A photo used to be an event.
You planned for it. ("Remember to bring Dad's Instamatic. Is there much film left? Did you bring new flashcubes?")
You worked for it. ("Now I will drive this single roll of film to the drug store, then wait patiently for a week until it is developed. Only then will I be able to tell if everybody has their eyes open and Ricky gave his sister rabbit ears again.")
You valued it. ("Now we will organize photos according to date and occasion in an album, which will be brought out for viewing on special occasions.")
Compare that to today, when digital photos and smartphones have made photography as easy as a wink.
The average 11-year-old has already taken more photos in a month than your parents took throughout the first 23 years of their marriage. We capture images of absolutely everything — from that weird-looking spider bite to that ridiculously complex Wi-Fi password.
Sometimes we take photos without even realizing we're doing so. Photography has become so ubiquitous and effortless that it's easy to do that — and to perhaps even post it to Instagram and send it to everyone on your contacts list before you've even realized it.
One of my personal favorites is the accidental selfie. It's nothing like the deliberate selfie, in which your hair looks perfect, your chin is tilted at a fetching angle and you've posed yourself in a golden and flattering light.
That's the Cinderella-at-the-ball shot.
But the accidental selfie? No way. Bad light, shoulders hunched over in a Quasimodo pose, shadows under eyes, chin down so far that it has pooled into no fewer than three chins. Perhaps, as an added flourish, there is a sweltering pimple or an unplucked chin hair.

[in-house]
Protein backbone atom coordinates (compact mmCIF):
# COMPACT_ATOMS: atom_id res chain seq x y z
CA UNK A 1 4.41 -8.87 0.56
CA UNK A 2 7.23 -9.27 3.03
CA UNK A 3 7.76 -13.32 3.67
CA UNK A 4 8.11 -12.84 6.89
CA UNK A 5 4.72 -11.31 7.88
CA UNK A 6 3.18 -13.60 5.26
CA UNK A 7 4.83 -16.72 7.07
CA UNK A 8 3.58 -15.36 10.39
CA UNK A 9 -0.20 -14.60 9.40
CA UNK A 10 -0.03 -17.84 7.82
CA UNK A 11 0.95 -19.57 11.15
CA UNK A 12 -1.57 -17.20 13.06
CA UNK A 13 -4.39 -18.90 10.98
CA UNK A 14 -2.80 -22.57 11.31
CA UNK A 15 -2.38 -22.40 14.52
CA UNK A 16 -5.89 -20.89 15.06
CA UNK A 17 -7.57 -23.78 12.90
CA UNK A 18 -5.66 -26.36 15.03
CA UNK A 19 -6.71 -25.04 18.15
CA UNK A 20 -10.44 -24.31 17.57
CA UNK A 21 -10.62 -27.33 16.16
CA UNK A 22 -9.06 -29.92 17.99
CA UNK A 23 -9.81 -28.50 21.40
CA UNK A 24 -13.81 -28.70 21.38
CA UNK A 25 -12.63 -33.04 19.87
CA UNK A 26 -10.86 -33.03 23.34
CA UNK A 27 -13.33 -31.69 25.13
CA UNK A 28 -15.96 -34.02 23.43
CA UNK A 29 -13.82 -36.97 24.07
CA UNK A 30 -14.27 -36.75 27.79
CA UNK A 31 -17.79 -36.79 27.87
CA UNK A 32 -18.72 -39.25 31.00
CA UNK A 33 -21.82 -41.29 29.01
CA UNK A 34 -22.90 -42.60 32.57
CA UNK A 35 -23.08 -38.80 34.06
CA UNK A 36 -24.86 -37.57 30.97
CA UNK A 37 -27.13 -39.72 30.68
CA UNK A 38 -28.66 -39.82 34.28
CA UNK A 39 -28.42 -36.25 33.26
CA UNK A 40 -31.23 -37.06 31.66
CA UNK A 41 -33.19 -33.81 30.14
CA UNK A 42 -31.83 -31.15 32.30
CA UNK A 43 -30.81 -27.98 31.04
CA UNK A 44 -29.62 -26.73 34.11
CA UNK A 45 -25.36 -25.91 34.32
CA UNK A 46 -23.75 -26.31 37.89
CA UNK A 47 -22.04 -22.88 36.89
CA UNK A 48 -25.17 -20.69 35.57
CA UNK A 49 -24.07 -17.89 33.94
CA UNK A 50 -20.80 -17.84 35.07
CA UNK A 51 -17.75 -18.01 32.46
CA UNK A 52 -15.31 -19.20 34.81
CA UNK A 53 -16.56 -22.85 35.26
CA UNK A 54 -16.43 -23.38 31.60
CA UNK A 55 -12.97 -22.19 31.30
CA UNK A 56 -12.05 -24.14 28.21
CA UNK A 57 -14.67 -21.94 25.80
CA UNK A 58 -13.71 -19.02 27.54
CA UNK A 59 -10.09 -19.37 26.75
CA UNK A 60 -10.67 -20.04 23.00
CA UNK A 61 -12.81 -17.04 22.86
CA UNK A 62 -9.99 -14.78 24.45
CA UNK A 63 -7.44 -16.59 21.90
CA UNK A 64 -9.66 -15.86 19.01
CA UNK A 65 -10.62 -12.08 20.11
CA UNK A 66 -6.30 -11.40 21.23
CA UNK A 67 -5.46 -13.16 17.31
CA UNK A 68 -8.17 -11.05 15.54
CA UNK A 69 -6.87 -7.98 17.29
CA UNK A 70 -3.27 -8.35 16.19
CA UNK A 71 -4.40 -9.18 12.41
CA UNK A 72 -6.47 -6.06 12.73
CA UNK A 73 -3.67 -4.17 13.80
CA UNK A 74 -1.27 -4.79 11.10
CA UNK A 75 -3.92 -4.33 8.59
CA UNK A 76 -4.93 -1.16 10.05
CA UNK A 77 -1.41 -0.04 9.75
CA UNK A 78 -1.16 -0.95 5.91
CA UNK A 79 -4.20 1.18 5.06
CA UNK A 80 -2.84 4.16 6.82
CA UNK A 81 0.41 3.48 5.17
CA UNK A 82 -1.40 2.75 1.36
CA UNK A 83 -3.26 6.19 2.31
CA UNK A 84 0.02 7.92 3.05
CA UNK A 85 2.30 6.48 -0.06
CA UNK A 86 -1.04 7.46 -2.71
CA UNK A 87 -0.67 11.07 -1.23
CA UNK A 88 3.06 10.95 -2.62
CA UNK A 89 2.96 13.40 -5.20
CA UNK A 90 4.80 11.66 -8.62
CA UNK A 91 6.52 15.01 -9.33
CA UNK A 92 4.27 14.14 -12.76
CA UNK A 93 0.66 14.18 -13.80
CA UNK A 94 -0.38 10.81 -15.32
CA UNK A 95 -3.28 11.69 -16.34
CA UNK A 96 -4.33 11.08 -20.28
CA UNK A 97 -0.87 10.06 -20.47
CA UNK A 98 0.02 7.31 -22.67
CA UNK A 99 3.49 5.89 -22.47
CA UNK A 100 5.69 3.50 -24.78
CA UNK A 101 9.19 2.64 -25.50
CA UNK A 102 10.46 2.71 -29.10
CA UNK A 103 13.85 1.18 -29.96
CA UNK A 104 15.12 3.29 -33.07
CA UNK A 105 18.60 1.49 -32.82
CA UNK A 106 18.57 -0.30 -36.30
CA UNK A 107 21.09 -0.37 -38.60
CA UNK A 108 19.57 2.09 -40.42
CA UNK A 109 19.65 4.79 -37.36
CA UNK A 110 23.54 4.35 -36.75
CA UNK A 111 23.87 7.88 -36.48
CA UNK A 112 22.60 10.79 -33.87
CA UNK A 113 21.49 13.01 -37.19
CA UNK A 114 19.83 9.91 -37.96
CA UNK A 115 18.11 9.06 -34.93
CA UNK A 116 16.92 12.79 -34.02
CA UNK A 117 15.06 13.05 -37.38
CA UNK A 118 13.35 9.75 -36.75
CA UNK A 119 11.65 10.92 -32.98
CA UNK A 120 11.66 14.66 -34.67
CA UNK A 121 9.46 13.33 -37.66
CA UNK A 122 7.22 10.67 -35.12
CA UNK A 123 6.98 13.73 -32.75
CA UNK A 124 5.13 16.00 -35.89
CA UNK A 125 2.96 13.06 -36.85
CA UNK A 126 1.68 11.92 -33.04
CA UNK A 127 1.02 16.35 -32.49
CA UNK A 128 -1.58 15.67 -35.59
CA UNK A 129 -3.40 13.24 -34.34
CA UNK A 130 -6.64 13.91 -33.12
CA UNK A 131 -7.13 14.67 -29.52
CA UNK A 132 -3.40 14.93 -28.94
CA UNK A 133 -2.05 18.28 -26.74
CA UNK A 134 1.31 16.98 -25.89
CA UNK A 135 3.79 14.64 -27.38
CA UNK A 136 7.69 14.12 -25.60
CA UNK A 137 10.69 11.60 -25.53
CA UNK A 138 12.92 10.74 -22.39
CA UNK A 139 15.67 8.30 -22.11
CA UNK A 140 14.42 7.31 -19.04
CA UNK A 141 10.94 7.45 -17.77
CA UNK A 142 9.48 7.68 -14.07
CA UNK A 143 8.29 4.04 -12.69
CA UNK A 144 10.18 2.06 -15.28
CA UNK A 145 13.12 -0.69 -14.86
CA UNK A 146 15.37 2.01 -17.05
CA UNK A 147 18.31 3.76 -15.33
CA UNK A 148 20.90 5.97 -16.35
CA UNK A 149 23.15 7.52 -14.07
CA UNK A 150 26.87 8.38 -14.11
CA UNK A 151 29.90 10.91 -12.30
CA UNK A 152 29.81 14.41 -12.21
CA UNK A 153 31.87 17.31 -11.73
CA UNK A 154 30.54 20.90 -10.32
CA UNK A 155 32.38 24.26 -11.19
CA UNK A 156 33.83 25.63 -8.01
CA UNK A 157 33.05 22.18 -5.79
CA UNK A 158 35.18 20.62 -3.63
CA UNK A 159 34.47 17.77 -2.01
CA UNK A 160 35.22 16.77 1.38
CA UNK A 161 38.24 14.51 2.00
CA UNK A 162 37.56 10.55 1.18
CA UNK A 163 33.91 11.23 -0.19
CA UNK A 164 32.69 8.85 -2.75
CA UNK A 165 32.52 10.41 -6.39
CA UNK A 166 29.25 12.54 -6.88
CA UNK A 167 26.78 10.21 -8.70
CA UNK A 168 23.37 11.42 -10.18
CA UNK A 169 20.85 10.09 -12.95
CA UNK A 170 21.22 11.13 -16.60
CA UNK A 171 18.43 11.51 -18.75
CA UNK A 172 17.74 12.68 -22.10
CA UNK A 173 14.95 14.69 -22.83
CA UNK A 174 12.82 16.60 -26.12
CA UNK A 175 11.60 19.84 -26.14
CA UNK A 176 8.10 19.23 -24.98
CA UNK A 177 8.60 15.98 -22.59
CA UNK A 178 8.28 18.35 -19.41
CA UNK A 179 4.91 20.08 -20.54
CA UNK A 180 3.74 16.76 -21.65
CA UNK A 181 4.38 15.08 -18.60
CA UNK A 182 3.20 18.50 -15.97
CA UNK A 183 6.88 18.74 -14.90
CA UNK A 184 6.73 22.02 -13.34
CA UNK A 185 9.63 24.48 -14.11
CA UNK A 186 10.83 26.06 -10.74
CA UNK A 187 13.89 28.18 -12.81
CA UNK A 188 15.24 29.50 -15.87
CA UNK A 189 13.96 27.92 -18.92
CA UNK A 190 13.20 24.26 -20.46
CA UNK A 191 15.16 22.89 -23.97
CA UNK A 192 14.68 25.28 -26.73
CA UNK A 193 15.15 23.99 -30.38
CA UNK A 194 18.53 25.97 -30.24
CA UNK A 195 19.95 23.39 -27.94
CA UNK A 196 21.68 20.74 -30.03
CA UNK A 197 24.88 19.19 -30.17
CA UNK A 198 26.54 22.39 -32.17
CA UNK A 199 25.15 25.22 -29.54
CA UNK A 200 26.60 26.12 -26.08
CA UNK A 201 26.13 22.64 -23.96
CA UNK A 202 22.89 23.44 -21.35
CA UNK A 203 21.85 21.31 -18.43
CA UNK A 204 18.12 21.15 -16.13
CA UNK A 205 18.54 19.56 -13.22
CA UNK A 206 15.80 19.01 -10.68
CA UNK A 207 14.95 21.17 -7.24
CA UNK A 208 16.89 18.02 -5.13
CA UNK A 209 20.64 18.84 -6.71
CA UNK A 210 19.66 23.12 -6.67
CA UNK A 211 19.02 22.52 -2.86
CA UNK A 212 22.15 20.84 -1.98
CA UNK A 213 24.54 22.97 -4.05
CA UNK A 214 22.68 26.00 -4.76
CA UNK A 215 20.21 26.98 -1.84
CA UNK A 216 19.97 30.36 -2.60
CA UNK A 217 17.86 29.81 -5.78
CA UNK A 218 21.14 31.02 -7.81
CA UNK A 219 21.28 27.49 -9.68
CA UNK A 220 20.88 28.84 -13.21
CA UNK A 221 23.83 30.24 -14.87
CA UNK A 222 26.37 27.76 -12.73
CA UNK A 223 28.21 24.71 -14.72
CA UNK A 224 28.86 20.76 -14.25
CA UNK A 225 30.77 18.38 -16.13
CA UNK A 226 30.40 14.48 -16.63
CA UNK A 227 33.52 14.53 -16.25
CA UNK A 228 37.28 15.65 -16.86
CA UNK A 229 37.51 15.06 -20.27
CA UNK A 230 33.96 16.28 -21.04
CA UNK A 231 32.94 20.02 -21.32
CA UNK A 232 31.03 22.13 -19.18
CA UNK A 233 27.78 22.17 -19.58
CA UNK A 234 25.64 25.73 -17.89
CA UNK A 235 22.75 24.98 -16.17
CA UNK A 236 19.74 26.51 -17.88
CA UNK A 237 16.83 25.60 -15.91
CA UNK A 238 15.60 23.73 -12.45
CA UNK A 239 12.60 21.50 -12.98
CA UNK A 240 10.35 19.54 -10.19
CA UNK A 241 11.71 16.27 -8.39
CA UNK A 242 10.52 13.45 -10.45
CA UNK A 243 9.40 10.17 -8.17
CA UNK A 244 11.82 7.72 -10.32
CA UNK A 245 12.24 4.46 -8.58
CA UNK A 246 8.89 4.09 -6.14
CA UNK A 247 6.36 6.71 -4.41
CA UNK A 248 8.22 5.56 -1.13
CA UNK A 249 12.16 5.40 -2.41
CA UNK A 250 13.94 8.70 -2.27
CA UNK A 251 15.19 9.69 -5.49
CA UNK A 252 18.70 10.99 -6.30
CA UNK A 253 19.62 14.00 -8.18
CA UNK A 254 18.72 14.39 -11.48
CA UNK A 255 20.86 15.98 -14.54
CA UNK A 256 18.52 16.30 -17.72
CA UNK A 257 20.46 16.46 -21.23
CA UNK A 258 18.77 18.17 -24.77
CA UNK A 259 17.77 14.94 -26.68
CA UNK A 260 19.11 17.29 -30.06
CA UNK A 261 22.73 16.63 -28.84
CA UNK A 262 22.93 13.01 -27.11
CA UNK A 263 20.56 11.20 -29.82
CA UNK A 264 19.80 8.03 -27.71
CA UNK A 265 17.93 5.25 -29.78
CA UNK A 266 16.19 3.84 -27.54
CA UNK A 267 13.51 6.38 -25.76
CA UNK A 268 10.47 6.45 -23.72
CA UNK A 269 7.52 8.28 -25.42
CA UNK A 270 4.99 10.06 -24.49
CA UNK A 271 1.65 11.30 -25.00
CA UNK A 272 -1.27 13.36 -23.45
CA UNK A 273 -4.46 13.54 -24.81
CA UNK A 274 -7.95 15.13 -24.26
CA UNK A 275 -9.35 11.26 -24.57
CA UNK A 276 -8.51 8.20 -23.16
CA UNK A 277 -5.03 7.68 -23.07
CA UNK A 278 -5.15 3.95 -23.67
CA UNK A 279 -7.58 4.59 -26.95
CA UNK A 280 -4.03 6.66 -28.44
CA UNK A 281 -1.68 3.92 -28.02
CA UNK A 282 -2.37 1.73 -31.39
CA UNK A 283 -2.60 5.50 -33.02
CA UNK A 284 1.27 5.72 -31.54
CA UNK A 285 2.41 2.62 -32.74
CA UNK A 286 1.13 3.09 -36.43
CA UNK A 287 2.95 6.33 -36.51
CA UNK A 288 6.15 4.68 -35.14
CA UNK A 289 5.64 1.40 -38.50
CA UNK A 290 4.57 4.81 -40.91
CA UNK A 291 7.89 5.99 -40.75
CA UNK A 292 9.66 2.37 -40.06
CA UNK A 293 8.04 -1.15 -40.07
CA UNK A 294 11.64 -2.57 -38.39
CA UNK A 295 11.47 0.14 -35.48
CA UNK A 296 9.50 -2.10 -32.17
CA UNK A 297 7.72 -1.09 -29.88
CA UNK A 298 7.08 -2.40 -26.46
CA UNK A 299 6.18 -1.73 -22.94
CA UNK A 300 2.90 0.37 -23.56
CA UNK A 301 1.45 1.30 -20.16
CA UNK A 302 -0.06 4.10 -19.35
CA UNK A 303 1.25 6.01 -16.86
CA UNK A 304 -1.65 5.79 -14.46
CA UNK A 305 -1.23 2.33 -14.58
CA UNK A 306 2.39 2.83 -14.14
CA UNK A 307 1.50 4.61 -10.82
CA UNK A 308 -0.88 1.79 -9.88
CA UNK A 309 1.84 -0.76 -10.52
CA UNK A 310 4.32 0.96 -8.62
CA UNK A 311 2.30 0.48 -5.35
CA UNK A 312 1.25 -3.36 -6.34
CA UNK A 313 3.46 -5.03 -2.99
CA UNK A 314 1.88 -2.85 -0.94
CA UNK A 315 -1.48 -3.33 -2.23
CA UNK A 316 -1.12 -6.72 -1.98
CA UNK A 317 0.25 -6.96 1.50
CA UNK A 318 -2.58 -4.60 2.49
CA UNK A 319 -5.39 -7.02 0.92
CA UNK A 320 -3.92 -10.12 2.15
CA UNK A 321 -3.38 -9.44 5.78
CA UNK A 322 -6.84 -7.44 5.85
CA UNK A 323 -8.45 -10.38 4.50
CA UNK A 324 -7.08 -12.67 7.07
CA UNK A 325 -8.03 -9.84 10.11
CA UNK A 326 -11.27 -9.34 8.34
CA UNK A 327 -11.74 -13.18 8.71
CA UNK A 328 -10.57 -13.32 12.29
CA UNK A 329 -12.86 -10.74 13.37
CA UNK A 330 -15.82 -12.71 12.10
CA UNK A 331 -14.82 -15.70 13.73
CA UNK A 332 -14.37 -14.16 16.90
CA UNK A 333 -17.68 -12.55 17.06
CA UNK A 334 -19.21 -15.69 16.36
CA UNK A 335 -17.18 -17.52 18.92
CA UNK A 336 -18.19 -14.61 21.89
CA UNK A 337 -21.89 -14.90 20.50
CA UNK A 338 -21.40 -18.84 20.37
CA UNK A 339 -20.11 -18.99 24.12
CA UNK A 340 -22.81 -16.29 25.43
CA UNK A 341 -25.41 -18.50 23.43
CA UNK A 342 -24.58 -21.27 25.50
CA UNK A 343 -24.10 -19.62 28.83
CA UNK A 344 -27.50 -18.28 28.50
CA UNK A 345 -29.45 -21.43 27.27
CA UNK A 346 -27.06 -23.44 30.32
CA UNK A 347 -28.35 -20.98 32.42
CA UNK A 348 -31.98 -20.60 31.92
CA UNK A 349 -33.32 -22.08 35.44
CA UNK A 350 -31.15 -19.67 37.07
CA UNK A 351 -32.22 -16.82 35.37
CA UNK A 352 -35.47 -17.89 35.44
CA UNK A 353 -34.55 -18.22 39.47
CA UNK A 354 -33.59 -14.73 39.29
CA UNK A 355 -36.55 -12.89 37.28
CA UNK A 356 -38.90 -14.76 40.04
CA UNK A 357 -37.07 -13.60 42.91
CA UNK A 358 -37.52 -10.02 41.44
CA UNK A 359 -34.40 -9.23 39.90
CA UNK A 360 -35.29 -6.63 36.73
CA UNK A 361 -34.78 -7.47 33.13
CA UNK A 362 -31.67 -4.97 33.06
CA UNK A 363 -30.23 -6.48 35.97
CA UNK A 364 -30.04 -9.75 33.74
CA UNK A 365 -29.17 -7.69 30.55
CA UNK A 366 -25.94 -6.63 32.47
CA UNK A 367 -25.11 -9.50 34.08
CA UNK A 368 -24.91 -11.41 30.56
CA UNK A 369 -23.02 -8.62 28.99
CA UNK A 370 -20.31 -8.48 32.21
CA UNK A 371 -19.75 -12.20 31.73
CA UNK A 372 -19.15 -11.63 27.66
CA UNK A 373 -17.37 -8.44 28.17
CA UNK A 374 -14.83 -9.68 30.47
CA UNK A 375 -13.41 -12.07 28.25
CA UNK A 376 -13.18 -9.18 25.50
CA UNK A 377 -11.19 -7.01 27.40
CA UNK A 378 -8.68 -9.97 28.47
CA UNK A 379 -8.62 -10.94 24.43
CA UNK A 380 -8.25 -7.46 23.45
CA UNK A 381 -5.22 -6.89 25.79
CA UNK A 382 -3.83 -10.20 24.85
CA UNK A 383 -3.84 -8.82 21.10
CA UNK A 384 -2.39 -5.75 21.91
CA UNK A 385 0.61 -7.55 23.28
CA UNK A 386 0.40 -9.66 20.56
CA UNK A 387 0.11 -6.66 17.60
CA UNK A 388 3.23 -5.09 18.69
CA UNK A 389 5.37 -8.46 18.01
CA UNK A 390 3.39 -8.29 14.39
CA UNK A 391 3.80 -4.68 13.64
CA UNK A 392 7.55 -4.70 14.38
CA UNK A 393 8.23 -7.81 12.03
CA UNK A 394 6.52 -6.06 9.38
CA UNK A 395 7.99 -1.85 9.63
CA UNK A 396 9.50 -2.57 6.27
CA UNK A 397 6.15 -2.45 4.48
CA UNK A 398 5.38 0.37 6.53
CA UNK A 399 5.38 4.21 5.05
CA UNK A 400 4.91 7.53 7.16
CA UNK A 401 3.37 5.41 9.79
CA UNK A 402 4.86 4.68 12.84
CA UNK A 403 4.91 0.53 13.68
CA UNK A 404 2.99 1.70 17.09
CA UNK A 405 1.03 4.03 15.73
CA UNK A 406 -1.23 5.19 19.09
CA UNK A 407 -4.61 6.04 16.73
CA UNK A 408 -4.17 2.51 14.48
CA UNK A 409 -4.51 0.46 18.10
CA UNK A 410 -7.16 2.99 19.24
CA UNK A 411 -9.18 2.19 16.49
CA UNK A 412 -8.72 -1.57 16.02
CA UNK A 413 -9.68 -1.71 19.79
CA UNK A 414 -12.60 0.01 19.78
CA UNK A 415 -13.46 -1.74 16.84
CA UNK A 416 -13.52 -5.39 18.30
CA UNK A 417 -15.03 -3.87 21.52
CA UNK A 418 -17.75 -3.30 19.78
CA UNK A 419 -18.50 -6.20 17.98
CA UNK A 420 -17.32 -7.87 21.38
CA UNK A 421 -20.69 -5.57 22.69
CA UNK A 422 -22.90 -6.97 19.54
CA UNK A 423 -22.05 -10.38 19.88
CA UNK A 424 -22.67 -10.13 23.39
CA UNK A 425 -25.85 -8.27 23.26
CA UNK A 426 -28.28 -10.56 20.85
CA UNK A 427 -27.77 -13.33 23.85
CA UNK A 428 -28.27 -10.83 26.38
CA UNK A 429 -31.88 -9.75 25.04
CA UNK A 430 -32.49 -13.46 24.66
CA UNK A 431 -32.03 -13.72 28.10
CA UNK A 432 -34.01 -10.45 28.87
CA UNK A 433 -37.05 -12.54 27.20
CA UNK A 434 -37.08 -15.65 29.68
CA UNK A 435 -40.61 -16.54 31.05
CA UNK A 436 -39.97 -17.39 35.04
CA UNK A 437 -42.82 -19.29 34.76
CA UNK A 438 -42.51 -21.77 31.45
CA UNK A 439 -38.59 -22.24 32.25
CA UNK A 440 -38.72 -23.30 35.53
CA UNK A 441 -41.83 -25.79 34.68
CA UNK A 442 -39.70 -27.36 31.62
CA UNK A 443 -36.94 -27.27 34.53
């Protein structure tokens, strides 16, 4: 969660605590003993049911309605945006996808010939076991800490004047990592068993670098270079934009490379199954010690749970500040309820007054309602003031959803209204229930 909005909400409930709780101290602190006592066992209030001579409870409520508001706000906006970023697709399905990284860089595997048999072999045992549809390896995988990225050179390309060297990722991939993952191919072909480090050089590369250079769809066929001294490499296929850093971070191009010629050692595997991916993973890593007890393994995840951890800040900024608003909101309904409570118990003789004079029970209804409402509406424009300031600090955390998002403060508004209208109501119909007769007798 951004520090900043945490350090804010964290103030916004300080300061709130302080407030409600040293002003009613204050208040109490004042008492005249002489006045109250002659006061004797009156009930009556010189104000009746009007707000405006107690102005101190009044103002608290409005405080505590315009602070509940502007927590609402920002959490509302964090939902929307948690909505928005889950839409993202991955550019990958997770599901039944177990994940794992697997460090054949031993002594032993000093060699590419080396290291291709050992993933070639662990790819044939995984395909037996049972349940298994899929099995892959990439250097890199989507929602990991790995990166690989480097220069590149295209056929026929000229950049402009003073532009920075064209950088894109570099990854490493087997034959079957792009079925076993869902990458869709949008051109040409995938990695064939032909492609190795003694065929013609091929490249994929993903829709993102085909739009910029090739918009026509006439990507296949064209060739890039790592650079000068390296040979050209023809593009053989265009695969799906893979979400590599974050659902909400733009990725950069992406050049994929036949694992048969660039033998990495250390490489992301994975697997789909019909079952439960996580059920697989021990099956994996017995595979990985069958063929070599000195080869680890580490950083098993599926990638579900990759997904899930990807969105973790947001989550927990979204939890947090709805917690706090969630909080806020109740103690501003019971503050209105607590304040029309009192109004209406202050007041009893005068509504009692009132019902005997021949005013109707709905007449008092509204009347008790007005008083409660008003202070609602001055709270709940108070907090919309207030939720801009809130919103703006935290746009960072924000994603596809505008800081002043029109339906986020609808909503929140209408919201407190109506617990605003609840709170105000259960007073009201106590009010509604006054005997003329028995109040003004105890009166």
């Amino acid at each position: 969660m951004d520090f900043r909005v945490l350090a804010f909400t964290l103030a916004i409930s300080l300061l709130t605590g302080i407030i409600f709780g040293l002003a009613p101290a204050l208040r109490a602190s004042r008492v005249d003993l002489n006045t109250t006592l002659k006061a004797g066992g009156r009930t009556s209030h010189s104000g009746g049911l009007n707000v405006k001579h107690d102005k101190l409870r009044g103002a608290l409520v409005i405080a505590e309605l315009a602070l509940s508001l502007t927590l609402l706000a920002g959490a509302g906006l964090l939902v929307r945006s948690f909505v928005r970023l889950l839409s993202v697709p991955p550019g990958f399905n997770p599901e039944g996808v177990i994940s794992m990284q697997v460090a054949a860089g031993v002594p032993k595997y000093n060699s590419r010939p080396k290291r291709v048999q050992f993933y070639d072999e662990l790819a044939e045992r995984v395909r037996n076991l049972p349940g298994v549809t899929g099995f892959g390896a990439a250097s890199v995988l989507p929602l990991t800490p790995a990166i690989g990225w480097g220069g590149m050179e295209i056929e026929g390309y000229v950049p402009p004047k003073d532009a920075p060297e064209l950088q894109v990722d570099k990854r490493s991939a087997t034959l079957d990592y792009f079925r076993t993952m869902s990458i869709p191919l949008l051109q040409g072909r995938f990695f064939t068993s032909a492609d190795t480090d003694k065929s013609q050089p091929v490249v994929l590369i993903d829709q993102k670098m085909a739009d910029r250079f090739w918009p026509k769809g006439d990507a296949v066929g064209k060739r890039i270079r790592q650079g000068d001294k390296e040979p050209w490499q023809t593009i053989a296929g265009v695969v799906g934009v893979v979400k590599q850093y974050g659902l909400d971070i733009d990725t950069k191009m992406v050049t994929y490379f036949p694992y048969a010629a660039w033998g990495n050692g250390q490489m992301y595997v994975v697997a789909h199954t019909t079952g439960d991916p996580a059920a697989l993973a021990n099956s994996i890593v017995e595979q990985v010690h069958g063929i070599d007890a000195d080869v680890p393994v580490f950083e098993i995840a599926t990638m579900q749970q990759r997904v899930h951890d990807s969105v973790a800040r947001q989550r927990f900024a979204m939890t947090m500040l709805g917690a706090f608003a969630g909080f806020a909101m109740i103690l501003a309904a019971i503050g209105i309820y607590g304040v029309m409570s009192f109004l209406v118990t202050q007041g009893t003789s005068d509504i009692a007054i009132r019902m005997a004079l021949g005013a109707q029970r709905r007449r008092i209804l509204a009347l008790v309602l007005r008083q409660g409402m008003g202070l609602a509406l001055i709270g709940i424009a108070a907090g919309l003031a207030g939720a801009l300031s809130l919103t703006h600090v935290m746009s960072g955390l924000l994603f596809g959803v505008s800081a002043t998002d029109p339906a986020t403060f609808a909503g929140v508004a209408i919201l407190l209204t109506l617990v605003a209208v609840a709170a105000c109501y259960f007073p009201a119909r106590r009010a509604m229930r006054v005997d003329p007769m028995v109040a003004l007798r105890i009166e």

It's pure wicked stepsister. More "frightie" than selfie.
Although I usually delete these crimes against pixels as soon as they are taken, I live in fear that I will someday accidentally post them. Facebook already helpfully lists the most recent photos you've taken, and my heart sometimes skips a vanity-soaked beat as I briefly panic that they have been posted to the public.
My most recent plunge into cinéma vérité occured after I exchanged a private message with a male Facebook friend. A full 15 minutes after I thought I hung up, I received the following string of mortifying messages.
"Tammy, you turned your camera on.
Then: "That's a nice pair of jeans."
And then: "Does that pink jacket come in my size?"
Appallingly: "Walking down the street."
"Sorry, not trying to be creepy. This is kind of funny though."
"Atomic? Back outside."
"Going to stop at the Pickled Parrot for a drink? It's 5 o'clock somewhere."
"I'm relieved you haven't resorted to mid-day Happy Hour. Nice day for a walk at least."
"Back in the office."
And then, mercifully, a message: "Nate stopped viewing your video."
Thankfully this happened before I visited the bathroom.
All I know is that there needs to be some kind of app. This app would detect whenever a camera has been unintentionally activated. It would then instruct your phone to burst into flames.
Or, if you purchased the premium version, it could take it one step farther.
Like automatically enrolling you in a Witness Protection Program.
We could call it Cinéma Scare-Away.
Readers can reach columnist Tammy Swift at email@example.com.